Monday, November 24, 2014

Week 4

this week we playtested the game for hours and were able to pinpoint some of the problems we had with the game mechanics and rules. first, after a long time of playing, we realized that ending the game when one player reaches ten victory points is will make the game hours long. to fix this we cut down the number of required victory points to only three point. this would also entice more confrontation right away because the players are actually aiming for three points now. however, a good amount of strategizing would still be necessary to compete in the game. thus, we found that cutting the necessary victory points to just three speeds successfully speeds the game up while maintaining its strategic depth.

however, the game seemed to still be a little slow. to speed up the game even more we decided to grant each player one of each resource in the beginning of the game in order to allow them to spawn more units quicker.

another problem we encountered was the high cost of some of the units. the bear for example which costed three of each resource to buy seemed to way too expensive. so to fix this problem we started balancing out the cost and the ability (attack, health, and range) of all the units as we played until we reached a good good balance.

a third problem that was revealed with more playtesting was the fact that all players tended to try and spawn squirrels and deer only while ignoring the other three units. to fix this problem we manipulated the cost and ability of those "weaker" units to make it more attractive for players to spawn them. so far, the game seems solid with fun and easy to learn mechanics and only needs to be played by players who are outside of our group to ensure that there are not other problems with the game that we might have missed.

Mina Mikhail

Wednesday, November 19, 2014

Week 3- Everything is Moving Along


Hellllo, Hellllooo Dear Readers!

This week was the week that we brought in a few material for our board game.  After compiling our trees, animals & action cards I must say that this game will be very fun to play. Furthermore,  the whole look of the game is very fun and interesting and will captivate the eyes of the players.  One of the main concerns that we might come across is figuring out if the number of certain objects are adequate or enough for the game. A great example is that we chose to make 4 squirrels for each player, but we are still not sure how will the game play with those 4 objects.  The next week, which is week 4  we will need to have all of our pieces done and the game done in order for us to play.  This week is where we will figure out if we have enough pieces or if we will need to make more. Lastly, another thing that might group needs to start thinking is how are we going to get our game pieces printed.  There are many stores online but we need to make sure that the pieces are thick enough and durable so its doesn't get ruined over time. This week coming up is when we will also finalize where we will be ordering our items from or if we decide to make it ourselves how are we going to make it. Overall, our team is communicating very well with each other and we believe that we will have our finished product by the time that the professor requested.  We are all very excited to present to our class our game and we hope that everyone has as much fun as we have when playing the game.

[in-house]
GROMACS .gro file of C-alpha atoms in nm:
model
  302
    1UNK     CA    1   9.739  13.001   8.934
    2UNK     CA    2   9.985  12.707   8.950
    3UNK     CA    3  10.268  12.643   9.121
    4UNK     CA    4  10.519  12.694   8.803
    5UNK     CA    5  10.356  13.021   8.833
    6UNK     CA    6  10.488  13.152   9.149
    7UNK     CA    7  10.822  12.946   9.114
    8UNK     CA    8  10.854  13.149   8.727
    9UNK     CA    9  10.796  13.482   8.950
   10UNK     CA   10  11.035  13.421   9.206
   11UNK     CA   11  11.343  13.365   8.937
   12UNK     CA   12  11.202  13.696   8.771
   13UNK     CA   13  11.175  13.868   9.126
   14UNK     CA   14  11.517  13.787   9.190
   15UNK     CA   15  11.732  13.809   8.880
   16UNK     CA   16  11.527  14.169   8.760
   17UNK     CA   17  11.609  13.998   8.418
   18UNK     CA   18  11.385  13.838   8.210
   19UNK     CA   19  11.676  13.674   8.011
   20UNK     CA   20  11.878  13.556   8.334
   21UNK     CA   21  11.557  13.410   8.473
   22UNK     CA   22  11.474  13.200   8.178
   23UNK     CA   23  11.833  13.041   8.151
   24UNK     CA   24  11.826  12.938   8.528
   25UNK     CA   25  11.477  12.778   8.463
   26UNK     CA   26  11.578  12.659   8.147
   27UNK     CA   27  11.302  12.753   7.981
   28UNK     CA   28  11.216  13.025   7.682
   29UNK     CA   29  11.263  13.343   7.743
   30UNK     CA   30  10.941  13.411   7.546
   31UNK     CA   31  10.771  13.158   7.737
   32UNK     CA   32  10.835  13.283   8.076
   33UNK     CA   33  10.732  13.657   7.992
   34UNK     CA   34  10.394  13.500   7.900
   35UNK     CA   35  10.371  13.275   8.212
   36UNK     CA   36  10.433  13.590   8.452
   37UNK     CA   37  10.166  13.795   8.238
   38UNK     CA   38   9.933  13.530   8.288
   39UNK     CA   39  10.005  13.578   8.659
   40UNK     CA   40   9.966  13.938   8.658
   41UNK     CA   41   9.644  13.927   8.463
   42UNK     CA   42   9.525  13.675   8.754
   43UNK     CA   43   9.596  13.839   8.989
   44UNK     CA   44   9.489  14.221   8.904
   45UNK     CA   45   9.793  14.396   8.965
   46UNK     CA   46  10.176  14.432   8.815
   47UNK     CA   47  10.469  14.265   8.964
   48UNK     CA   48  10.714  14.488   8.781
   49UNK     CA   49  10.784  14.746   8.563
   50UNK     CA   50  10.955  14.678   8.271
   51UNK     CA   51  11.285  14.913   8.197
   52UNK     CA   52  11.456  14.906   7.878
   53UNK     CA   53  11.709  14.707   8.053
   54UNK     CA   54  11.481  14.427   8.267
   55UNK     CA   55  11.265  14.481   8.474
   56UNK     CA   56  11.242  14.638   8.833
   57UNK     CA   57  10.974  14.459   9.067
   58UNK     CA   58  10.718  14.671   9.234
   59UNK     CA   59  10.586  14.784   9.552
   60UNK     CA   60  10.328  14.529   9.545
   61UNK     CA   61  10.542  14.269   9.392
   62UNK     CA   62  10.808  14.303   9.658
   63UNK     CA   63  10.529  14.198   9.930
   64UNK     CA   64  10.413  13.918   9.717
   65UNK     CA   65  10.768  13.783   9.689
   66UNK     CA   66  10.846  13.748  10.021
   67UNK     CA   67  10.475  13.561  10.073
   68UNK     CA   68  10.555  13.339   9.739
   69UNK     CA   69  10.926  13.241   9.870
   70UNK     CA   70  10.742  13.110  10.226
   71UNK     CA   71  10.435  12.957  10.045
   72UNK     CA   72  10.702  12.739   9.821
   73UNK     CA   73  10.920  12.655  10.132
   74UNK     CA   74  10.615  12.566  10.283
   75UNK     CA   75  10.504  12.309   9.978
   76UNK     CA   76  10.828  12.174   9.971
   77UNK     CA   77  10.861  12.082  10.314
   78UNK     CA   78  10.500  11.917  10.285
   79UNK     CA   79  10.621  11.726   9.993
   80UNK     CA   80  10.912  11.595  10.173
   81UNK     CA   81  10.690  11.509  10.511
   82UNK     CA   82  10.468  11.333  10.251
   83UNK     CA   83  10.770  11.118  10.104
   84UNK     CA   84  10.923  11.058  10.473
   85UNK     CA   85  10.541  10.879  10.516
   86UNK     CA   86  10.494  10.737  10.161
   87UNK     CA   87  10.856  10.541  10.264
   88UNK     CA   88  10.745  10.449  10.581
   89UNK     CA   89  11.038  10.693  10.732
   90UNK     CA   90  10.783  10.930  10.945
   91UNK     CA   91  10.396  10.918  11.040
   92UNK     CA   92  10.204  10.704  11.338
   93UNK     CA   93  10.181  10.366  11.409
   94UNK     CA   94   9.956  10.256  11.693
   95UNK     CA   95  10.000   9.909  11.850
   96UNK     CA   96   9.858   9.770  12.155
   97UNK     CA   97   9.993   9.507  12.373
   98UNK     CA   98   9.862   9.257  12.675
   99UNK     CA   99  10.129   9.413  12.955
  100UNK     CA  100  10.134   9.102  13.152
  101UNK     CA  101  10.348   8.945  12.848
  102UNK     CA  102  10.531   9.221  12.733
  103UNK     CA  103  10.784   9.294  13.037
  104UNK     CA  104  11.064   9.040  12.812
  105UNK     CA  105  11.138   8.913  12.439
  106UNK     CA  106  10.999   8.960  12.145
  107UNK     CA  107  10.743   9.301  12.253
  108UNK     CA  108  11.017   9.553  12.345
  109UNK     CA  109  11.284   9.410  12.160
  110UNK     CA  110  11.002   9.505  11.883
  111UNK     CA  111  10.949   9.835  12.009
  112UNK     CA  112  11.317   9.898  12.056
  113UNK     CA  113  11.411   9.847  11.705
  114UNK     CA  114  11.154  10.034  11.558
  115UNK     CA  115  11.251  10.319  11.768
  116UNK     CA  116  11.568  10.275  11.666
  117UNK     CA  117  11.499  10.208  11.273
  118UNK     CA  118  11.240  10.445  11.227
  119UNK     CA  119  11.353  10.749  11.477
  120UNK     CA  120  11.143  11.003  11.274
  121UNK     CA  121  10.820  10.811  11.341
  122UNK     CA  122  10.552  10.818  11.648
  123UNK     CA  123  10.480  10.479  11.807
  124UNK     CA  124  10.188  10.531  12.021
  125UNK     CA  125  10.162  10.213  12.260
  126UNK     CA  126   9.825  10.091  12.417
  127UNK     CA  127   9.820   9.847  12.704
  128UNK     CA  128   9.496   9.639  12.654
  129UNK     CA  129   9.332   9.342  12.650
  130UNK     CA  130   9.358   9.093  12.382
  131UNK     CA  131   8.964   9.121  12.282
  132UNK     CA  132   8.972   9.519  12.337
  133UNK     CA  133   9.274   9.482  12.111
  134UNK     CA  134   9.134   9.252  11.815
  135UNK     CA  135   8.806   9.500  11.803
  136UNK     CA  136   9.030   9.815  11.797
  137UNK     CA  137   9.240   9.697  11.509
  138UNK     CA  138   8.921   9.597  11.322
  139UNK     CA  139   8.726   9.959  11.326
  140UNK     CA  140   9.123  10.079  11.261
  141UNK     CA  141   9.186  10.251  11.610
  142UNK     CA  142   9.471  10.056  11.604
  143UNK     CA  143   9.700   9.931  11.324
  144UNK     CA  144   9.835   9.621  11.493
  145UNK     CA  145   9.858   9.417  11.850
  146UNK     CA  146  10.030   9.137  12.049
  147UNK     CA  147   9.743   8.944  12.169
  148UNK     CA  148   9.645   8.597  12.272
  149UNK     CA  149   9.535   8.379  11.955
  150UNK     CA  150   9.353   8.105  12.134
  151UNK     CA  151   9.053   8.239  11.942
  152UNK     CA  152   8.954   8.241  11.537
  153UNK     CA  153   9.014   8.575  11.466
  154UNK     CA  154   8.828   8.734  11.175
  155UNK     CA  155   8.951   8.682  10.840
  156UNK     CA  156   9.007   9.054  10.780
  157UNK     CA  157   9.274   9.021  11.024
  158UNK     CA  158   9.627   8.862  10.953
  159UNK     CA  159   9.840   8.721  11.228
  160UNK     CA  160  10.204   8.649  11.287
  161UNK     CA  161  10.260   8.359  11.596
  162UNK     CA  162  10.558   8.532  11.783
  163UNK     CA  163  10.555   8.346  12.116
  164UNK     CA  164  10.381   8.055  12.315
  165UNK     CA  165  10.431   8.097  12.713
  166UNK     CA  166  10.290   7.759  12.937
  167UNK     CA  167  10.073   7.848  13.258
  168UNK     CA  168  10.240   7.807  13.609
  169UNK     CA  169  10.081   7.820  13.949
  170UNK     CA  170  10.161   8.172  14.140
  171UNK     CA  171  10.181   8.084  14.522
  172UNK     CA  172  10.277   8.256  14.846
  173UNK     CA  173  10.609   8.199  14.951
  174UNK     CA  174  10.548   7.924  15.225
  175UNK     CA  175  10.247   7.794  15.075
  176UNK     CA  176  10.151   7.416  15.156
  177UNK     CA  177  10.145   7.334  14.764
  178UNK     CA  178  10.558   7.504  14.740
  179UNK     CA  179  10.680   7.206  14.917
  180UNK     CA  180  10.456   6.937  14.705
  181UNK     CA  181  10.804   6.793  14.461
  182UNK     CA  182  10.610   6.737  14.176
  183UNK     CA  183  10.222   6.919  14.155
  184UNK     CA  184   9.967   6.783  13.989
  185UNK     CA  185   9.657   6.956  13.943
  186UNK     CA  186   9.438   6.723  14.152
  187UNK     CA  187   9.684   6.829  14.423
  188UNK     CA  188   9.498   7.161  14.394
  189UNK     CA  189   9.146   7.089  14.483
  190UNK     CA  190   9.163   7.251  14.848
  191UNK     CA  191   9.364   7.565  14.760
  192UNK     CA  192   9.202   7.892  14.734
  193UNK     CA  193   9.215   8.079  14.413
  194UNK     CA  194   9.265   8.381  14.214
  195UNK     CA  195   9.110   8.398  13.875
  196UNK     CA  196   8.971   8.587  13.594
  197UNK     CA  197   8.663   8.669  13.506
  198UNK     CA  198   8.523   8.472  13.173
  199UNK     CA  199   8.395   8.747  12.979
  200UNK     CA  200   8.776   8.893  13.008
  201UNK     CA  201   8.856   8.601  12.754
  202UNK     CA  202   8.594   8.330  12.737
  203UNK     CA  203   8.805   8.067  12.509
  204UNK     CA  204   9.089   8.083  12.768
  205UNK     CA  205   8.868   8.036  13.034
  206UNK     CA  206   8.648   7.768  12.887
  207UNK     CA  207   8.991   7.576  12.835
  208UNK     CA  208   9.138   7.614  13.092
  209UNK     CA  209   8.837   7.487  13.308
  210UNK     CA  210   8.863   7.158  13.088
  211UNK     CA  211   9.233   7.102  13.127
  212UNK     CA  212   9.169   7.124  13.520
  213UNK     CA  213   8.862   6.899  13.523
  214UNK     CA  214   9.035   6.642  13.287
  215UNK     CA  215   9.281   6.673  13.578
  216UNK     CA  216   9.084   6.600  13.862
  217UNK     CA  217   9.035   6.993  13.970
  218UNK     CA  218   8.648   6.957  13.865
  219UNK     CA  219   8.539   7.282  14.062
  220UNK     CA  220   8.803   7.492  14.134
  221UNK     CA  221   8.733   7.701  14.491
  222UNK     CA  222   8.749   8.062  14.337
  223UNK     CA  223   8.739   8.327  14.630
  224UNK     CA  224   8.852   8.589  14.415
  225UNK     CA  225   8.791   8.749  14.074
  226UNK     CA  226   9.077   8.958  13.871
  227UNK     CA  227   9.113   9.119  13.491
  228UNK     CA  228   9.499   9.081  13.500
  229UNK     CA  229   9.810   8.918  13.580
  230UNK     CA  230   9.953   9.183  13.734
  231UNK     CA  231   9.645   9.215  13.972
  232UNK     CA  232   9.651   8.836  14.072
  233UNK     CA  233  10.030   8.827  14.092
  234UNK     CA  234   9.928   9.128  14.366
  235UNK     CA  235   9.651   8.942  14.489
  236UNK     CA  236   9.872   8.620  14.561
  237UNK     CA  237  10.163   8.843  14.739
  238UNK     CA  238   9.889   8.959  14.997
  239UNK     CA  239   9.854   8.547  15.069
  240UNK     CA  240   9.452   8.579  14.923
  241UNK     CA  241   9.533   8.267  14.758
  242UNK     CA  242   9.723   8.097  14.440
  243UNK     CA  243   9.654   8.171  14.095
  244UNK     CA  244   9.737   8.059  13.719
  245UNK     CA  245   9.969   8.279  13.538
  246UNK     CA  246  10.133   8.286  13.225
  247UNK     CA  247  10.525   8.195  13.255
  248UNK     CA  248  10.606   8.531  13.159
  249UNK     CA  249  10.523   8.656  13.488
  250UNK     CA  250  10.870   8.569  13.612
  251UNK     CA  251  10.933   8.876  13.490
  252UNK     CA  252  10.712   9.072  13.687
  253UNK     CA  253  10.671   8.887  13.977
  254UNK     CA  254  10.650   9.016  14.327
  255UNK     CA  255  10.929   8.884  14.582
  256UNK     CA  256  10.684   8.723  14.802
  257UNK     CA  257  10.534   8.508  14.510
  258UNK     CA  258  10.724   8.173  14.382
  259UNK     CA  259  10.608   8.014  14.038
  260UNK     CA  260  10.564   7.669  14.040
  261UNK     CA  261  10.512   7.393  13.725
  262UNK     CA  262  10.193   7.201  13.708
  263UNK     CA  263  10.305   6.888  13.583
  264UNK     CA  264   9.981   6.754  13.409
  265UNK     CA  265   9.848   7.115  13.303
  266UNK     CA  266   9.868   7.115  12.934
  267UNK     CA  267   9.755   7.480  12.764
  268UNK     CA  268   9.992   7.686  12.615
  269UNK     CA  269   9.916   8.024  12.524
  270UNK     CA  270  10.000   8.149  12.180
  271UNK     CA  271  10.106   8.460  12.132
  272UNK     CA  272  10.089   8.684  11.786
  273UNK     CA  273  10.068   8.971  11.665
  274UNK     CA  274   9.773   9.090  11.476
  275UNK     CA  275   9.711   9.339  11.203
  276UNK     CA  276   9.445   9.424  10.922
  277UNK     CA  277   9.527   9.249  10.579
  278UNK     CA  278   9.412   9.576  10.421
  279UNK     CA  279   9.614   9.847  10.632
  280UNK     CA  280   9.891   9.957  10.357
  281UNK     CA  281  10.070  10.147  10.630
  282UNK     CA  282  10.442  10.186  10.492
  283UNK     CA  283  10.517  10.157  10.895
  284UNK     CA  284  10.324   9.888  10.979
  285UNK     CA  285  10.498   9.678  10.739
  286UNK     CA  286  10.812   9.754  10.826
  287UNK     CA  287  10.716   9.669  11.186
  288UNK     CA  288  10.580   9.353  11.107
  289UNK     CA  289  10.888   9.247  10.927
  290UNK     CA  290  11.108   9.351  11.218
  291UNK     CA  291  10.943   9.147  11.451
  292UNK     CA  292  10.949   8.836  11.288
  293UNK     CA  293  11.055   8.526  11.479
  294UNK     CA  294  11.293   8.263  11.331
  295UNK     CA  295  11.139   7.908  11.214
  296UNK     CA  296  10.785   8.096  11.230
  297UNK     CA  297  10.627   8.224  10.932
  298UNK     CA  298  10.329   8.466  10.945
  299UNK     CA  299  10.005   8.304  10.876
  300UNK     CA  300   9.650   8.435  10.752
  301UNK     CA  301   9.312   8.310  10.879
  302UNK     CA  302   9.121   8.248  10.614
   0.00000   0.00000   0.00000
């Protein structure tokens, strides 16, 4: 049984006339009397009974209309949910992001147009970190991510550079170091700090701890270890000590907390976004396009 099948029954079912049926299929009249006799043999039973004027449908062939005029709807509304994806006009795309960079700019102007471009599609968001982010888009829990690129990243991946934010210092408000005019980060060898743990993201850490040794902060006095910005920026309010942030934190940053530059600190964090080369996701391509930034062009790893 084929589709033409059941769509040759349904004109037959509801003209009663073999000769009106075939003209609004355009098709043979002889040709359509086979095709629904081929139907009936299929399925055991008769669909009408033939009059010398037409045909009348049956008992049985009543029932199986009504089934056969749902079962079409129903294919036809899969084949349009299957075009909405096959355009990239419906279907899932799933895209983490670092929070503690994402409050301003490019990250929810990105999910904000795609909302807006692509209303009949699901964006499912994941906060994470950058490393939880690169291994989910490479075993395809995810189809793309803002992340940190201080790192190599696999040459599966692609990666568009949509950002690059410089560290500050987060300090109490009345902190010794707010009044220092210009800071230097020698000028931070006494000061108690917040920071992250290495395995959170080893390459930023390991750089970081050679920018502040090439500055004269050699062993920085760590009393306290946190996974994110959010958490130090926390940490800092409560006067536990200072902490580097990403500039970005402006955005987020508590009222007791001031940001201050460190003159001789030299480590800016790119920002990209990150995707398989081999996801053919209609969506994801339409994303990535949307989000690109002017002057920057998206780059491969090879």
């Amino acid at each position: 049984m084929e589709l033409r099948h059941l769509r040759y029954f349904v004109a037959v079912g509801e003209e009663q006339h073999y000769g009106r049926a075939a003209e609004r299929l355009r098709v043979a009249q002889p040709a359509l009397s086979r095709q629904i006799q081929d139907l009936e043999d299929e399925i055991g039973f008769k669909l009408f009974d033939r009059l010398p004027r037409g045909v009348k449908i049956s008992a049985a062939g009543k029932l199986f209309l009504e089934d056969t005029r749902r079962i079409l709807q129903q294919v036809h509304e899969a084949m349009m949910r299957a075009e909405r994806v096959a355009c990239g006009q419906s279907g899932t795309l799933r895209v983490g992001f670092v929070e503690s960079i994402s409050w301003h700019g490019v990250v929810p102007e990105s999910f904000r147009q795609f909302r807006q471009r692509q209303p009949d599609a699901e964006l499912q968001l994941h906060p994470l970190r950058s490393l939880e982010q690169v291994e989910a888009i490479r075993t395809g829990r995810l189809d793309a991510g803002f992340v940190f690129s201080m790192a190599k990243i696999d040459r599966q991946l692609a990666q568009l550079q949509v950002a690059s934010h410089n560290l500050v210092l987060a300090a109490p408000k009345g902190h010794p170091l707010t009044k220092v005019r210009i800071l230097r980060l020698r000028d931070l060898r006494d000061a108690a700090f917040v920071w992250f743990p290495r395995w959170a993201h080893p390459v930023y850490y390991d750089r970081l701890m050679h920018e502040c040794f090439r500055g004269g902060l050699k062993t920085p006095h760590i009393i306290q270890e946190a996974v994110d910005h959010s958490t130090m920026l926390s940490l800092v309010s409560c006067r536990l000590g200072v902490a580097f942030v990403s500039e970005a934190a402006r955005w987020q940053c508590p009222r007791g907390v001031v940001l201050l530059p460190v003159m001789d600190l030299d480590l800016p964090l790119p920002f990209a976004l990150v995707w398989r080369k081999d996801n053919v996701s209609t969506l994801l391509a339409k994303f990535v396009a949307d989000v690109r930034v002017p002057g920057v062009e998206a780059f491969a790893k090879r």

Wednesday, November 12, 2014

Week 2

We've begun working on Scavengers this week. In our meeting, we collaborated to come up with different ideas for the action cards. Some of these ideas included cards that would allow players to heal their units or purchase units for cheaper. These cards would help the player using them. We also decided to include cards that could harm other players, such as being able to move another player's unit to a different location. We felt that a card like that could balance the game by preventing players from becoming so powerful that they can control the game.

We also split up different tasks for the rest of the week. Megan and Jordanna chose to bring in various pieces, such as trees and animals. We had difficulty with figuring out what animals to use because it would be hard to find miniature pieces of the same scale. Mina and Omair chose to work on making the prototype cards. I, Waqas, will be bringing in hexagon pieces for the board layout. We decided to have large pieces with hexagon spaces so that we could figure out the design of the board by aligning the pieces in various arrangements. We also thought of the idea to let players arrange the pieces to create their own boards to add creativity to the design. We will meet this week to develop the mechanics and decide what the final pieces should be.

Wednesday, November 5, 2014

Introduction

On 10-30-2014 everyone in the team met and introduced themselves. Waqas's game "Scavengers" was chosen as the game that the team will work on for the next half semester.